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perfect sound
dr_undecided
post Sep 24 2012, 00:33
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Will I get PERFECT sound quality with the following setup?
Lossless music on laptop - connect via HDMI to a perfect receiver which in turn connects to perfect speakers.
What can go wrong?
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Satellite_6
post Sep 24 2012, 00:42
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Nothing is perfect. Especially the speakers or headphones.


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dr_undecided
post Sep 24 2012, 00:51
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Mine are smile.gif

Or let's assume they are for the sake of the argument. Besides the speakers and the receiver, is there anything in this setup which would prevent me from getting perfect music?
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saratoga
post Sep 24 2012, 00:56
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QUOTE (dr_undecided @ Sep 23 2012, 19:51) *
Mine are smile.gif

Or let's assume they are for the sake of the argument. Besides the speakers and the receiver, is there anything in this setup which would prevent me from getting perfect music?


Nope. But like pretty much every situation, it'll be the speakers that determine what your hear.
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mzil
post Sep 24 2012, 02:07
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You also need perfect microphones, perfectly placed, a perfect hall, a perfectly engineered recording, perfect hearing, and those perfect speakers' placement must be perfect (within your room with perfect acoustics).
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slks
post Sep 24 2012, 03:35
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"Perfect" in this context is really only applicable as long as the signal remains digital. With digital data, it's possible for it to be "bit-perfect", that is, identical. But the signal must be converted to analog at some point to drive the speakers.

Once the signal is analog, there's no such thing as "perfect". At this point we begin talking about "transparent", which means that no audible distortion is introduced into the signal. But once it goes analog, the concept of "perfection" goes out the window; there will always be distortion at some level.

Keeping the signal digital until it gets to the amplifier (by using HDMI or another digital interconnect) is good practice to minimize the places in the signal chain where distortion could creep in.

The #1 determining factor in sound quality is, of course, the speakers. They are what actually converts the electrical signal into sound waves. If you have poor speakers, nothing else in the signal chain matters.


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Woodinville
post Sep 24 2012, 06:36
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You can't do perfect sound with 2 channels. Next, please?


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dr_undecided
post Sep 24 2012, 07:00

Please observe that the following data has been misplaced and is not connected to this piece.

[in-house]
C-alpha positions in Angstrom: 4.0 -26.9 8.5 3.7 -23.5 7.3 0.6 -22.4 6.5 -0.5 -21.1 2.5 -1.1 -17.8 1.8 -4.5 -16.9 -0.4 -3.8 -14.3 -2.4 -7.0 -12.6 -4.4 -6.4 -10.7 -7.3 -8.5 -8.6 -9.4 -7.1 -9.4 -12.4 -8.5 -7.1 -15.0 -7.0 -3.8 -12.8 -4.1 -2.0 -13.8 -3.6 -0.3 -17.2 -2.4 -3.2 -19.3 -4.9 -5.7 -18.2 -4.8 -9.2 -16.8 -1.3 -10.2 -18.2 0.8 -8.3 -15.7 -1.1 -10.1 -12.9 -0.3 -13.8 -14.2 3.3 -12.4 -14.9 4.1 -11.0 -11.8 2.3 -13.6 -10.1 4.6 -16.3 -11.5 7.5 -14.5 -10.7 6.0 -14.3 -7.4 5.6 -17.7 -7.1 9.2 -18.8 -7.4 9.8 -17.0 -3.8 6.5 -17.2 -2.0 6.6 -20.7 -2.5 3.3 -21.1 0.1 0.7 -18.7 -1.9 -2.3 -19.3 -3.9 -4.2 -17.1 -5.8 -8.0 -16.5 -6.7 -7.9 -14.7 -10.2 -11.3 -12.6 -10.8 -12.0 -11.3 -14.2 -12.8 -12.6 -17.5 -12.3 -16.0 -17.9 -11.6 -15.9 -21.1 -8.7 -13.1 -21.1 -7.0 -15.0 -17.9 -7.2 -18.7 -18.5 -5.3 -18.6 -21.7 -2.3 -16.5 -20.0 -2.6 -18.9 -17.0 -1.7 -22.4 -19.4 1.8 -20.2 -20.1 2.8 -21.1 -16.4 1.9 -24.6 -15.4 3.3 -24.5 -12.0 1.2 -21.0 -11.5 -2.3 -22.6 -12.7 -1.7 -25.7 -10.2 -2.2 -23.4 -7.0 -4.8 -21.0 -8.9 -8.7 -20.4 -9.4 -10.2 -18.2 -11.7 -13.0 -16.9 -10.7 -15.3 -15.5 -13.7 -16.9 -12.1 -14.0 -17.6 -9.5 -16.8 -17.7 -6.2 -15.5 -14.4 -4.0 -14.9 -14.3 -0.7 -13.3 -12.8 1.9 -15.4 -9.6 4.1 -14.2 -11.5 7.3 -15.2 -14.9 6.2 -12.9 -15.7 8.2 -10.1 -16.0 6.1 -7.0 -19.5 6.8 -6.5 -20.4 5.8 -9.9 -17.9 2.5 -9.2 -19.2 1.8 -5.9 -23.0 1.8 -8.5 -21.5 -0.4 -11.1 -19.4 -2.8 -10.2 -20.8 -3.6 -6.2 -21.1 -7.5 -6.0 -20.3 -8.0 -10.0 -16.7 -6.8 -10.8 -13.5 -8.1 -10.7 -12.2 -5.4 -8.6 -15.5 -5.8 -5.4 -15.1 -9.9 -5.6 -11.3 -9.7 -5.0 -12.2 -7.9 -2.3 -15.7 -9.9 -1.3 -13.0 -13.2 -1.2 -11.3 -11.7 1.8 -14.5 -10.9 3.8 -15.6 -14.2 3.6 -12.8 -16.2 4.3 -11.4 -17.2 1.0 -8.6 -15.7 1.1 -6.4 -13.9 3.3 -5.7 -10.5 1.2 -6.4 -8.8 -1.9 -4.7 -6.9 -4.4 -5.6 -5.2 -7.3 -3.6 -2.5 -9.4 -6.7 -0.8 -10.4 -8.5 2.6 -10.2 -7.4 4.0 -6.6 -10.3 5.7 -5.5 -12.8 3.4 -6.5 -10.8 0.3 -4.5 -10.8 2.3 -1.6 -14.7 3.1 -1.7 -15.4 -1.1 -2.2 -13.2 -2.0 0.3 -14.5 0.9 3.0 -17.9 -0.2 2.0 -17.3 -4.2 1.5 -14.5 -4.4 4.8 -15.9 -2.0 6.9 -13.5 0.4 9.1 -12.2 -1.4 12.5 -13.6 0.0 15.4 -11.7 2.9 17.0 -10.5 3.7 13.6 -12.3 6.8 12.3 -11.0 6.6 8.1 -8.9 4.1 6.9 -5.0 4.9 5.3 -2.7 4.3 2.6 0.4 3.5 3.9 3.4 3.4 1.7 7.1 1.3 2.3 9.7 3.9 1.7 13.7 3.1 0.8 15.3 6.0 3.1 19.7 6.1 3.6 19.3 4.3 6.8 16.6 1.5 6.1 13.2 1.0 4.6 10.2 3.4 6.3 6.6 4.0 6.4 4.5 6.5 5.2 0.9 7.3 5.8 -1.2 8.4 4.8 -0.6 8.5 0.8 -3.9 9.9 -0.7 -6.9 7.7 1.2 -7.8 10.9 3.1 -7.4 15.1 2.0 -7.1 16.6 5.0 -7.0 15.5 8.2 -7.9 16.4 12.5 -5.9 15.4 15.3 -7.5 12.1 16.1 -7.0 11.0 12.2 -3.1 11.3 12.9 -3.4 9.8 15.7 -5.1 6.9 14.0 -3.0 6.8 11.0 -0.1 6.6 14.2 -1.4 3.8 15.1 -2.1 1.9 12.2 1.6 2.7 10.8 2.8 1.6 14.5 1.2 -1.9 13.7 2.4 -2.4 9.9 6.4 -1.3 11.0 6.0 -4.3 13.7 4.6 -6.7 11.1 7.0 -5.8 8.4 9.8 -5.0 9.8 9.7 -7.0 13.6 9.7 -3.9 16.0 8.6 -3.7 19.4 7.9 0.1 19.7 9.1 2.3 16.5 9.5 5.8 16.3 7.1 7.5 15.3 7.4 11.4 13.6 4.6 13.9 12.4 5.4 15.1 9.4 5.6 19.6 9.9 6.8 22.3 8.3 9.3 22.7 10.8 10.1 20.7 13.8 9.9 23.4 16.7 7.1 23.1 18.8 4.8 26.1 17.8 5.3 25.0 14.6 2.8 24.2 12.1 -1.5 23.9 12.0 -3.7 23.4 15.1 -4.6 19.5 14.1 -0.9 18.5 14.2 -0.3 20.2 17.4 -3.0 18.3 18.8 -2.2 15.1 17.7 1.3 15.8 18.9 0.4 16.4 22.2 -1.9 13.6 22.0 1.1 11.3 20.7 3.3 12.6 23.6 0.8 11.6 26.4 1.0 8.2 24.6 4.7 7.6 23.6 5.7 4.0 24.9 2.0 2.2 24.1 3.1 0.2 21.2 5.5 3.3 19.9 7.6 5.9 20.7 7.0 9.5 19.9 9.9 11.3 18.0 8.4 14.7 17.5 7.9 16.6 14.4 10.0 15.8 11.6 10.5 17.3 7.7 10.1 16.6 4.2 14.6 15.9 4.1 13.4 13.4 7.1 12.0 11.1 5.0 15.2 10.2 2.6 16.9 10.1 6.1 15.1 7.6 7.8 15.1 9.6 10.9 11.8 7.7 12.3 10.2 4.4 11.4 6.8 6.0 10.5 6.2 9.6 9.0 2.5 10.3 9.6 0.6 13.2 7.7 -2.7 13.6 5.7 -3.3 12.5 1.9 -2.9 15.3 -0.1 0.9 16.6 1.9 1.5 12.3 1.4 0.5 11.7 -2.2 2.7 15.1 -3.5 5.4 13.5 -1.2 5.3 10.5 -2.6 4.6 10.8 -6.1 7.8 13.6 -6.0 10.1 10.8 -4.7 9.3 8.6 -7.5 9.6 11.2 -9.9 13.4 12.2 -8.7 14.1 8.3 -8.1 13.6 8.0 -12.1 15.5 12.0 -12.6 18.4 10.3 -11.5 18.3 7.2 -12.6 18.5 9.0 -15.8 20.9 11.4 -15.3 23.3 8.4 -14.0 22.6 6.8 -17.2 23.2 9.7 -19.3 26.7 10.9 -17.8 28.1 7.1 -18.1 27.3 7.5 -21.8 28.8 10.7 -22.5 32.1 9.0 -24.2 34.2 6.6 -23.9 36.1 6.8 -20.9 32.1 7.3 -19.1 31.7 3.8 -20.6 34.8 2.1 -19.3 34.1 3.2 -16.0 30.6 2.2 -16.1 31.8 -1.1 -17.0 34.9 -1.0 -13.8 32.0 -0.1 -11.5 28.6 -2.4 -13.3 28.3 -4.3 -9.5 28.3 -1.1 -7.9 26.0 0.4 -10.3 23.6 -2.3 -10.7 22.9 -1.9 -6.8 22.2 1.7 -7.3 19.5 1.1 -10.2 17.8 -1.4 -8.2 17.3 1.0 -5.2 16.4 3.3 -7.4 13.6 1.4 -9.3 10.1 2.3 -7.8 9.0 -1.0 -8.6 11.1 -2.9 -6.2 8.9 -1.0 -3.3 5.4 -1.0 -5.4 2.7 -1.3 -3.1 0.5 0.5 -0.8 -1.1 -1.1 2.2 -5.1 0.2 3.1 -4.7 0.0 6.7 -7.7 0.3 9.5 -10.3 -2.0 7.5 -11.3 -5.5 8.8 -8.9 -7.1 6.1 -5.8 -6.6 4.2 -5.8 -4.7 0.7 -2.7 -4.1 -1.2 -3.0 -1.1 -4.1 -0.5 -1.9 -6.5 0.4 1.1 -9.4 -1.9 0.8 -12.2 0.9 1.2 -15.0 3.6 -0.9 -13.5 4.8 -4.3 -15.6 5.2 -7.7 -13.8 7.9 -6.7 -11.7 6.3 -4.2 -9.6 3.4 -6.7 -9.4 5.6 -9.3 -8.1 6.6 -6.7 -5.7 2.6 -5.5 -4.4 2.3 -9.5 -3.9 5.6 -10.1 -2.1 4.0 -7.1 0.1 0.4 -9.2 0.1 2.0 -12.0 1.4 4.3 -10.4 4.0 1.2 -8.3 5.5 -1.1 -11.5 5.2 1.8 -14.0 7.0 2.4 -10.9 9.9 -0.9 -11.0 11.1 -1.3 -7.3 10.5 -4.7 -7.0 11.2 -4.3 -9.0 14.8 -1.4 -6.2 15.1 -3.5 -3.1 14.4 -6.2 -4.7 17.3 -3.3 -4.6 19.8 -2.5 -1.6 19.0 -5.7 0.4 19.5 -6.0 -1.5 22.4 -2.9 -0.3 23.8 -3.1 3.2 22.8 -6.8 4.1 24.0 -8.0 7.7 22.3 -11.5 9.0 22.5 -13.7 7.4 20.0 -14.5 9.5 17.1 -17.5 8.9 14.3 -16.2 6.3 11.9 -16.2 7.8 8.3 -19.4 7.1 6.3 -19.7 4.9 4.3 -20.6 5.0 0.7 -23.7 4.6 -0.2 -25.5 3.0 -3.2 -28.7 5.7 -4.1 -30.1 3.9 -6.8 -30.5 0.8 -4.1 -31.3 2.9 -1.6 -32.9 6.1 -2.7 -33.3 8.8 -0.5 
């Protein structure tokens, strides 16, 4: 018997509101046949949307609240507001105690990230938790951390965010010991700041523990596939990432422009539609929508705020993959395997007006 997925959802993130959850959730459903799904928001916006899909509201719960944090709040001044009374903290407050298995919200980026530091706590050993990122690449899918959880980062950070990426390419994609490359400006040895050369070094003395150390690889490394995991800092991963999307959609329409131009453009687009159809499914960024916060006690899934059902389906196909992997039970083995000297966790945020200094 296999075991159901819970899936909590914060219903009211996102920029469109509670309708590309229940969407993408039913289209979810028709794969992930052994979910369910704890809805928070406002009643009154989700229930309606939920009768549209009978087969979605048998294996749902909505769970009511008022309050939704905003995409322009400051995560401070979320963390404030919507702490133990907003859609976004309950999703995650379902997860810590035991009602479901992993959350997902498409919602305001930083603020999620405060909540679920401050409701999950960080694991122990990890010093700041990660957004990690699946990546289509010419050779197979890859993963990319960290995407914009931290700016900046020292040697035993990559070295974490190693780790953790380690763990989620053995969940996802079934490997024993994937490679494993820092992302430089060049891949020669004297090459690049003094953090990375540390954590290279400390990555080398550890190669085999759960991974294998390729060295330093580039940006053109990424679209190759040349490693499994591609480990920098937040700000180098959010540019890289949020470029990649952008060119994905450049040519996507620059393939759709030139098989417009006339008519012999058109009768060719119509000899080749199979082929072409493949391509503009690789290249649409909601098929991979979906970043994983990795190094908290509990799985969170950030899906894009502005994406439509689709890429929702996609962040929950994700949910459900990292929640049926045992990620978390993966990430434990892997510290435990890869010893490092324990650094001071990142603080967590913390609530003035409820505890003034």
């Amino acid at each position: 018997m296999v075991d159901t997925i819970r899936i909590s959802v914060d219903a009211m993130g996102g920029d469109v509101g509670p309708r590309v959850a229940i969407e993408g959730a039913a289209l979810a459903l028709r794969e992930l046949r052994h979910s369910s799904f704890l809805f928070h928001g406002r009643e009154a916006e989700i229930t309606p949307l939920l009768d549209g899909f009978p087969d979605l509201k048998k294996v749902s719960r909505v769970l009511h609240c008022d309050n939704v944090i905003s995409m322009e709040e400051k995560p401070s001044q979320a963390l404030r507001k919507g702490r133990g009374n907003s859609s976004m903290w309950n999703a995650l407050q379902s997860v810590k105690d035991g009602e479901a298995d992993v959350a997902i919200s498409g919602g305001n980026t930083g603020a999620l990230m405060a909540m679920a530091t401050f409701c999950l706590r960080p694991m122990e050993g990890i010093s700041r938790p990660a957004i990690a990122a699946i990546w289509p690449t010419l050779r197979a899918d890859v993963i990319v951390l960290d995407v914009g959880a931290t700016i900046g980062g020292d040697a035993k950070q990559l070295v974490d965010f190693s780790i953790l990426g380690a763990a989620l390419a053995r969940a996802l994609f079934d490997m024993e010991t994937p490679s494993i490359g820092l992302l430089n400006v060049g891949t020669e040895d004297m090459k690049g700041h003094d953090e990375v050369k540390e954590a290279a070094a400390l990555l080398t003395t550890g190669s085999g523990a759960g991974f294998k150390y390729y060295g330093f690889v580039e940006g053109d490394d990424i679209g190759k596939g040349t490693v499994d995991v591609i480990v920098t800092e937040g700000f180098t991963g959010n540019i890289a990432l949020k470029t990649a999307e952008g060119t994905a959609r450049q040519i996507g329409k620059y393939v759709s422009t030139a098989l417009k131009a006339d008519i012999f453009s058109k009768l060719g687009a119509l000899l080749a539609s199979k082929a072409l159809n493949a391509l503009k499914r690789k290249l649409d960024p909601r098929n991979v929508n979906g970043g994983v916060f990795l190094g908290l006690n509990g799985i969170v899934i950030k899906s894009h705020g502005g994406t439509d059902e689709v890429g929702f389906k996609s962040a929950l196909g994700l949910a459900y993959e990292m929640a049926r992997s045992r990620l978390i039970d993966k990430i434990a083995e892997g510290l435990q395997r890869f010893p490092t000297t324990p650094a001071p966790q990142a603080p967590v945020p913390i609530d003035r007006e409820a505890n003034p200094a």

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Woodinville, why 2 channels? I think my proposed setup can support up to 8 channels. Please correct me if I'm wrong.
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tnargs
post Sep 24 2012, 07:06
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This thread is bizarre.

"If I buy a perfect car, will it be perfect?"

Are you actually asking "If I use front end 'X', will its output produce audible inaccuracies?"
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EagleScout1998
post Sep 24 2012, 07:14
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Things are only "perfect" until the next best thing comes along.
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Roseval
post Sep 24 2012, 09:09
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HDMI can be pretty high on jitter: http://www.thewelltemperedcomputer.com/HW/...DMI_connect.htm


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Brand
post Sep 24 2012, 10:16
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Room acoustics is an often overlooked factor, but it's probably something that you should spend the most time on, if you're after the "perfect" sound.
All your "perfect" equipment is wasted if you don't take care of that.
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dhromed
post Sep 24 2012, 12:53
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QUOTE (Brand @ Sep 24 2012, 11:16) *
Room acoustics is an often overlooked factor


Yes. Which is weird, since its influence is so immediate and obvious. I guess it's a bikeshedding problem.
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Bartholomew MacG...
post Sep 24 2012, 15:02
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QUOTE (tnargs @ Sep 24 2012, 08:06) *
Are you actually asking "If I use front end 'X', will its output produce audible inaccuracies?"


That what it sounds like he's asking. I'm still confused as to whether or not sound cards introduce some sorts of inaccuracies and if they differ much.
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Arnold B. Kruege...
post Sep 24 2012, 15:26
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QUOTE (dr_undecided @ Sep 23 2012, 19:51) *
Mine are smile.gif

Or let's assume they are for the sake of the argument. Besides the speakers and the receiver, is there anything in this setup which would prevent me from getting perfect music?


The recording is imperfect. It was made in an imperfect way with imperfect equipment. The mics are the worst part of that end of it.